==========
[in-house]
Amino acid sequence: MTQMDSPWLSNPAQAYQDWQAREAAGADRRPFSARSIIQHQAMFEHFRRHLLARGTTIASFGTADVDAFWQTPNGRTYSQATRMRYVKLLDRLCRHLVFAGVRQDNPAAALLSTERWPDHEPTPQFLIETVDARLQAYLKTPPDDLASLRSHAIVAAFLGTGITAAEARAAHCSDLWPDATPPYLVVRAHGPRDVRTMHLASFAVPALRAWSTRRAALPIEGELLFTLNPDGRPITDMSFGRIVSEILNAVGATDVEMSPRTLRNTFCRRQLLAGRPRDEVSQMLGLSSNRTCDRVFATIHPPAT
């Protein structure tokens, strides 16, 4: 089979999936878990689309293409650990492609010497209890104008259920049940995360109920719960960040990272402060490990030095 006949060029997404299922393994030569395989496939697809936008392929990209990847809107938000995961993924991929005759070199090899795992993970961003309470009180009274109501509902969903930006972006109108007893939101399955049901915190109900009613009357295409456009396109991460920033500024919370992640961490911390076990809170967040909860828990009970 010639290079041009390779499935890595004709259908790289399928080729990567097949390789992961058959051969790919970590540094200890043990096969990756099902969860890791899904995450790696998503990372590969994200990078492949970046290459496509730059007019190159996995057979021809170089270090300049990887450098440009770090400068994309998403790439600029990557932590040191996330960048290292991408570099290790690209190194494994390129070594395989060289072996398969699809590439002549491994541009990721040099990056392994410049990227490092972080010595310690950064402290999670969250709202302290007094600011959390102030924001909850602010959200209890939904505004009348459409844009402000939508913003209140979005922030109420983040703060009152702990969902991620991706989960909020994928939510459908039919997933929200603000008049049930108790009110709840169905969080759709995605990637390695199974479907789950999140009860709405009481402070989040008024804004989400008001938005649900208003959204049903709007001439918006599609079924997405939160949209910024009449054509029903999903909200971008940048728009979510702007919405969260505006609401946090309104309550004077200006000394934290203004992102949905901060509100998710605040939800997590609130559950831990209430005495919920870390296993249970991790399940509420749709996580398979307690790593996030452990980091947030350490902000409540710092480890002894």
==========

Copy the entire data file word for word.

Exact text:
[in-house]
Amino acid sequence: MTQMDSPWLSNPAQAYQDWQAREAAGADRRPFSARSIIQHQAMFEHFRRHLLARGTTIASFGTADVDAFWQTPNGRTYSQATRMRYVKLLDRLCRHLVFAGVRQDNPAAALLSTERWPDHEPTPQFLIETVDARLQAYLKTPPDDLASLRSHAIVAAFLGTGITAAEARAAHCSDLWPDATPPYLVVRAHGPRDVRTMHLASFAVPALRAWSTRRAALPIEGELLFTLNPDGRPITDMSFGRIVSEILNAVGATDVEMSPRTLRNTFCRRQLLAGRPRDEVSQMLGLSSNRTCDRVFATIHPPAT
């Protein structure tokens, strides 16, 4: 089979999936878990689309293409650990492609010497209890104008259920049940995360109920719960960040990272402060490990030095 006949060029997404299922393994030569395989496939697809936008392929990209990847809107938000995961993924991929005759070199090899795992993970961003309470009180009274109501509902969903930006972006109108007893939101399955049901915190109900009613009357295409456009396109991460920033500024919370992640961490911390076990809170967040909860828990009970 010639290079041009390779499935890595004709259908790289399928080729990567097949390789992961058959051969790919970590540094200890043990096969990756099902969860890791899904995450790696998503990372590969994200990078492949970046290459496509730059007019190159996995057979021809170089270090300049990887450098440009770090400068994309998403790439600029990557932590040191996330960048290292991408570099290790690209190194494994390129070594395989060289072996398969699809590439002549491994541009990721040099990056392994410049990227490092972080010595310690950064402290999670969250709202302290007094600011959390102030924001909850602010959200209890939904505004009348459409844009402000939508913003209140979005922030109420983040703060009152702990969902991620991706989960909020994928939510459908039919997933929200603000008049049930108790009110709840169905969080759709995605990637390695199974479907789950999140009860709405009481402070989040008024804004989400008001938005649900208003959204049903709007001439918006599609079924997405939160949209910024009449054509029903999903909200971008940048728009979510702007919405969260505006609401946090309104309550004077200006000394934290203004992102949905901060509100998710605040939800997590609130559950831990209430005495919920870390296993249970991790399940509420749709996580398979307690790593996030452990980091947030350490902000409540710092480890002894």